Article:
The Supreme Court today issued its decision in R. v. Cole, strongly affirming that the constitution does extend to protect employees privacy rights at work, and rejecting the government’s assertion that an employer’s consent is all that is necessary for the police to access an employee’s private, personal information.
The CCLA intervened in R. v. Cole to argue that the private, personal information in our communication devices must be protected by the Charter – regardless of whether they are owned personally, or provided through our workplaces. Consistent with the Supreme Court’s decision, CCLA argued that employers should not be able to waive their employee’s privacy rights. Work computers and phones are frequently used for personal projects, phone calls and emails. Absent exigent circumstances, warrantless state access to this sensitive and personal information is an intrusive and extensive interference with the privacy interests enshrined in s. 8 of the Charter.
To read CCLA’s factum click here.
To read the Supreme Court’ decision click here.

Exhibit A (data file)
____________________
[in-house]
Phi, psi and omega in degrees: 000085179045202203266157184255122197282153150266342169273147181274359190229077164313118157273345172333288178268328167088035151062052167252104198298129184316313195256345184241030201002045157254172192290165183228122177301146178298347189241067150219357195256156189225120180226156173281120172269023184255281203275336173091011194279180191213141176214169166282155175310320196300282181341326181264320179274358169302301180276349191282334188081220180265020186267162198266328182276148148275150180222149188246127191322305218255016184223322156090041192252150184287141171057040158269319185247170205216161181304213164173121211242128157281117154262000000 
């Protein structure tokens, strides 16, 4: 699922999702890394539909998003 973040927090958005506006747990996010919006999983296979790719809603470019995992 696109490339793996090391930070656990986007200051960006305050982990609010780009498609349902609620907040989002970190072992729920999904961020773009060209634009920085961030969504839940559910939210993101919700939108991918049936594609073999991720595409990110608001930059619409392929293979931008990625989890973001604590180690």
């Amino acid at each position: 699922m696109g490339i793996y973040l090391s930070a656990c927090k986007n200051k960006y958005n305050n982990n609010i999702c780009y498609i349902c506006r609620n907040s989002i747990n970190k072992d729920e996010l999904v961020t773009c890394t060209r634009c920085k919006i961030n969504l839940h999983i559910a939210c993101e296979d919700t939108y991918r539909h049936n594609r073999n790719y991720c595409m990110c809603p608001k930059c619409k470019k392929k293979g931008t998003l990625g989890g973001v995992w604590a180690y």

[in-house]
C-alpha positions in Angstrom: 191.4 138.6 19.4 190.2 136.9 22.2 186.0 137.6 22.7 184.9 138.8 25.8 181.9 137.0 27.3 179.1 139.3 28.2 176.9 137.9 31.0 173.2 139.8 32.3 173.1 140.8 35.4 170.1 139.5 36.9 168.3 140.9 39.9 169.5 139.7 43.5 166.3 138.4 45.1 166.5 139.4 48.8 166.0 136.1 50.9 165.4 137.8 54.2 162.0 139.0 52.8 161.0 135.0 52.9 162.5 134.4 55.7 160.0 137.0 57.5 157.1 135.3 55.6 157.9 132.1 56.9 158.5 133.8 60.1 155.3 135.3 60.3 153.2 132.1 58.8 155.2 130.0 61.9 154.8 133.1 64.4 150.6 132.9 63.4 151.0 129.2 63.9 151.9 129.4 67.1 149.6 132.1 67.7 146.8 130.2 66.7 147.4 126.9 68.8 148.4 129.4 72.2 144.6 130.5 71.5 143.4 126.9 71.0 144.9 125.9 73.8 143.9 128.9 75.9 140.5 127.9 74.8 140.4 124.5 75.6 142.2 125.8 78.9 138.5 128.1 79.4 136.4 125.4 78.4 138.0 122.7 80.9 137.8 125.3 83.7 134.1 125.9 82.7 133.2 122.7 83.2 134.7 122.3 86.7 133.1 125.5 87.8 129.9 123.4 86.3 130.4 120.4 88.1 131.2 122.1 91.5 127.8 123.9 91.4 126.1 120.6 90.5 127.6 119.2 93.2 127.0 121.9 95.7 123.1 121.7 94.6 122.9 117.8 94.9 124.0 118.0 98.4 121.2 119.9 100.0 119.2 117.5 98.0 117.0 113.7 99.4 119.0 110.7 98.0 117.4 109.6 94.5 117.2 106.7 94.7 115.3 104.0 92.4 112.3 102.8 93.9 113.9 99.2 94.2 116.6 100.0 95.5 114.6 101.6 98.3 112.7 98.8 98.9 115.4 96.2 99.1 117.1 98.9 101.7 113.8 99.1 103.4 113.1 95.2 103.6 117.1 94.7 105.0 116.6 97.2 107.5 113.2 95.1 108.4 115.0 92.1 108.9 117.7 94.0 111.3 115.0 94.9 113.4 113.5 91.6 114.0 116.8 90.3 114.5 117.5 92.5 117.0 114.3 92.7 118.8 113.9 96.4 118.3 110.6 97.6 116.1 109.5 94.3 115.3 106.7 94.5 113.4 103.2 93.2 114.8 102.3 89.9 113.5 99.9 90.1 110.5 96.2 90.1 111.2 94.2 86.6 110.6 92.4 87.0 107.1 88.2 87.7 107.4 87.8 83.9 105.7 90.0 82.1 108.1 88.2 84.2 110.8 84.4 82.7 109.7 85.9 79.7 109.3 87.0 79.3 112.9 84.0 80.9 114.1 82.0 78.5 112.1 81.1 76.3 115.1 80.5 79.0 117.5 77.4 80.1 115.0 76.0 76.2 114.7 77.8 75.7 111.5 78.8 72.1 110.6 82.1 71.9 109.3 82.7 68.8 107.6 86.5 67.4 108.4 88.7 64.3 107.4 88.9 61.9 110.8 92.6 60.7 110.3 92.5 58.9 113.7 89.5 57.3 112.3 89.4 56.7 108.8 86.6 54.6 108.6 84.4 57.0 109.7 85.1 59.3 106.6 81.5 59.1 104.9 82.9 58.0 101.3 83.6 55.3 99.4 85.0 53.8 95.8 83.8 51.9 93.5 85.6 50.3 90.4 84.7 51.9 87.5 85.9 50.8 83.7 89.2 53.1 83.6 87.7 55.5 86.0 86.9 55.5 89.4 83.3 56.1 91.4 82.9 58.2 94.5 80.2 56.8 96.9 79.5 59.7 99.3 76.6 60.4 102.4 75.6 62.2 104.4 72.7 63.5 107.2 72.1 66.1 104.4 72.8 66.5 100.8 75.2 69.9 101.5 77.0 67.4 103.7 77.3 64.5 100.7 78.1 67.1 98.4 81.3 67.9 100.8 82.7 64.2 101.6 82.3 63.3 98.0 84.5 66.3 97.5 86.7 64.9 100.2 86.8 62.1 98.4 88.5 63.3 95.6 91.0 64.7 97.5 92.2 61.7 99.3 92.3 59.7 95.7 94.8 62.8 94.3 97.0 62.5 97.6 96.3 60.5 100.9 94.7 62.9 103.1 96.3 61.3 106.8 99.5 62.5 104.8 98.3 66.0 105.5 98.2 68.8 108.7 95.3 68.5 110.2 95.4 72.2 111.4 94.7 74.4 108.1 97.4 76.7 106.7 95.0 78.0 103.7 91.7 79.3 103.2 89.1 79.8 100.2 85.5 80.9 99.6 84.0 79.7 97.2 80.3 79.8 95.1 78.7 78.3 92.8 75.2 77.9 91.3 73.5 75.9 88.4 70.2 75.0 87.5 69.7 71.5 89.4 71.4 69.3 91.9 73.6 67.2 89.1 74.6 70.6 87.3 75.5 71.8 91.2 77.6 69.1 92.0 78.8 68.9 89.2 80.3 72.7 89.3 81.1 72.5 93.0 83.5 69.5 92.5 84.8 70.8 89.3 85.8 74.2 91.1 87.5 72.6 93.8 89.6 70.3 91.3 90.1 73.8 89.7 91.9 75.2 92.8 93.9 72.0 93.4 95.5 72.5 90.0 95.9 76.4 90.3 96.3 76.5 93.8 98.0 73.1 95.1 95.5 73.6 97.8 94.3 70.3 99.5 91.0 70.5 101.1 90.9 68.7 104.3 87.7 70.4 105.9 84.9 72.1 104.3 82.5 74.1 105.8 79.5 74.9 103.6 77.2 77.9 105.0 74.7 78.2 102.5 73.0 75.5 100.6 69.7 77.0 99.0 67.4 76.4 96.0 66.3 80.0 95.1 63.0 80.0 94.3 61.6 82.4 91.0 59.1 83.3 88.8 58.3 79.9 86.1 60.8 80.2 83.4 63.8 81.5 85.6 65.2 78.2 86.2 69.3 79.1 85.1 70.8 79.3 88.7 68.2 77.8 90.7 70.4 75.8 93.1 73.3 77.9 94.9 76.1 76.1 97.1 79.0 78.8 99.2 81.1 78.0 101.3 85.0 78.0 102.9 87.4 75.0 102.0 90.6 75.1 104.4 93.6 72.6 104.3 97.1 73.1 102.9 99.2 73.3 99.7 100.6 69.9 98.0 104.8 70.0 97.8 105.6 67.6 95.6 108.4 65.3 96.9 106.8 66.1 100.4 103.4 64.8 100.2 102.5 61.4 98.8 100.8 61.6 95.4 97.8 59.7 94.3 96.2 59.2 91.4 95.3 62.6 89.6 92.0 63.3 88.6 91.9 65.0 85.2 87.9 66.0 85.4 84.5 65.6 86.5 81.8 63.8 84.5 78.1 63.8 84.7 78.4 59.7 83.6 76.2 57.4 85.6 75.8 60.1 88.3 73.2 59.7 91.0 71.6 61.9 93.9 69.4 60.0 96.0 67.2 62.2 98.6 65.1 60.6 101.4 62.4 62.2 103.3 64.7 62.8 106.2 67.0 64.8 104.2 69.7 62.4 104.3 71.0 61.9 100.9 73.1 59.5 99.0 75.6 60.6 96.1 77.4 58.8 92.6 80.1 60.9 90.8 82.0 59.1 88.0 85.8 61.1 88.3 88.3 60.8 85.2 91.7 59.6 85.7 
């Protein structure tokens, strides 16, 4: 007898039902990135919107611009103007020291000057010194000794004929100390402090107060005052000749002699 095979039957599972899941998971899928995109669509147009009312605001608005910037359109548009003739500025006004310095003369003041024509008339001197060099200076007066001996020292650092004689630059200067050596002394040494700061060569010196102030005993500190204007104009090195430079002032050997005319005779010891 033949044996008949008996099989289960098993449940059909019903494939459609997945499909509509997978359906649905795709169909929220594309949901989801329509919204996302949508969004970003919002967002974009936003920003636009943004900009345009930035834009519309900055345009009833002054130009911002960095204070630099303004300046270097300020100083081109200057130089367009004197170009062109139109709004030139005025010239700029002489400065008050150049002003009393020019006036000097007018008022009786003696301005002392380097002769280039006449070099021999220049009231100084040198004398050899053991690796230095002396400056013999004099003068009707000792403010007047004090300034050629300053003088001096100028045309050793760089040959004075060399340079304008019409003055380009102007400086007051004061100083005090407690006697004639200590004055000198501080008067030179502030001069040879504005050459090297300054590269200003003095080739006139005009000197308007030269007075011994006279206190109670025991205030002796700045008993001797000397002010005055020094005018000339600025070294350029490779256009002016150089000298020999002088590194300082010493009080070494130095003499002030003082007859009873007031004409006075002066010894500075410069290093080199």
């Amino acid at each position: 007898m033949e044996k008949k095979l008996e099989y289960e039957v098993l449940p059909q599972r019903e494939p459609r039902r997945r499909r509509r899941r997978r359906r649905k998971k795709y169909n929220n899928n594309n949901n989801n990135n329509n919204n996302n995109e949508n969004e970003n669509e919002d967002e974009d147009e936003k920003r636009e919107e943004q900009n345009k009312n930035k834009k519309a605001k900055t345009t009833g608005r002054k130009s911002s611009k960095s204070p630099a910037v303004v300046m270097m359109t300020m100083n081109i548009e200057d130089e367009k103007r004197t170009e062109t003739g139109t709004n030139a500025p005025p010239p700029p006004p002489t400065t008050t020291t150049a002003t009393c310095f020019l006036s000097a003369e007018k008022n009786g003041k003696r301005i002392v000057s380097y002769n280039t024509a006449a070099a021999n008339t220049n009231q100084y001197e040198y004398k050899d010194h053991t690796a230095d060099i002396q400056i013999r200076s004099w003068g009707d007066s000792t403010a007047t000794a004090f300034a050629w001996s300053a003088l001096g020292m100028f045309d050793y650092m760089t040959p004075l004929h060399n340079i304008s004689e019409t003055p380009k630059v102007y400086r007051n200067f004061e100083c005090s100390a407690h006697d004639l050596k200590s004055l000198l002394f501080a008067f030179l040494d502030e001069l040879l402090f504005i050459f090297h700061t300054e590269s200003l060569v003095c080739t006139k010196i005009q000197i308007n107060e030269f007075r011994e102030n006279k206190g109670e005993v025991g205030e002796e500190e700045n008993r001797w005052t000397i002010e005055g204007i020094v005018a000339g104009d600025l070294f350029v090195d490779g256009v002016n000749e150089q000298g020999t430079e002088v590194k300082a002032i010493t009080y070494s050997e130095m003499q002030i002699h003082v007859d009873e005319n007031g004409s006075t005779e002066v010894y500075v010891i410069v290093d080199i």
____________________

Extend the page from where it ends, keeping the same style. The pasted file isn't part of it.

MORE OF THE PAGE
The case, which was appealed from the Ontario Court of Appeal, arose when the respondent, a high school teacher, had his school laptop’s hard drive remotely accessed by a computer technician employed by the school. The technician accessed a hidden folder on the respondent’s hard drive to perform a virus scan and discovered nude photographs of a young female student. The images had been e-mailed by the student to another student, which the respondent accessed through the student’s email account in the course of his supervisory duties. The school’s technicians provided a copy of the photographs along with the respondent’s computer to police. The police searched the laptop and browsing history without obtaining a warrant and charged the respondent with possession of child pornography and fraudulently obtaining data from another computer hard drive. The trial judge excluded all the evidence from the laptop on the basis that the respondent’s s. 8 Charter rights were breached. The summary conviction appeal judge overturned the decision on the ground that the teacher had no reasonable expectation of privacy regarding the laptop’s comments. The Ontario Court of Appeal allowed the appeal and excluded evidence from the laptop, as it was obtained by police without first obtaining a proper warrant and thereby violated the respondent’s Charter rights. The Supreme Court agreed that the police actions had violated the respondents Charter right to be free from unreasonable search and seizure. Because the majority found that the lower courts erred when the excluded the evidence under s. 24(2) of the Charter, the appeal was allowed and a new trial has been ordered.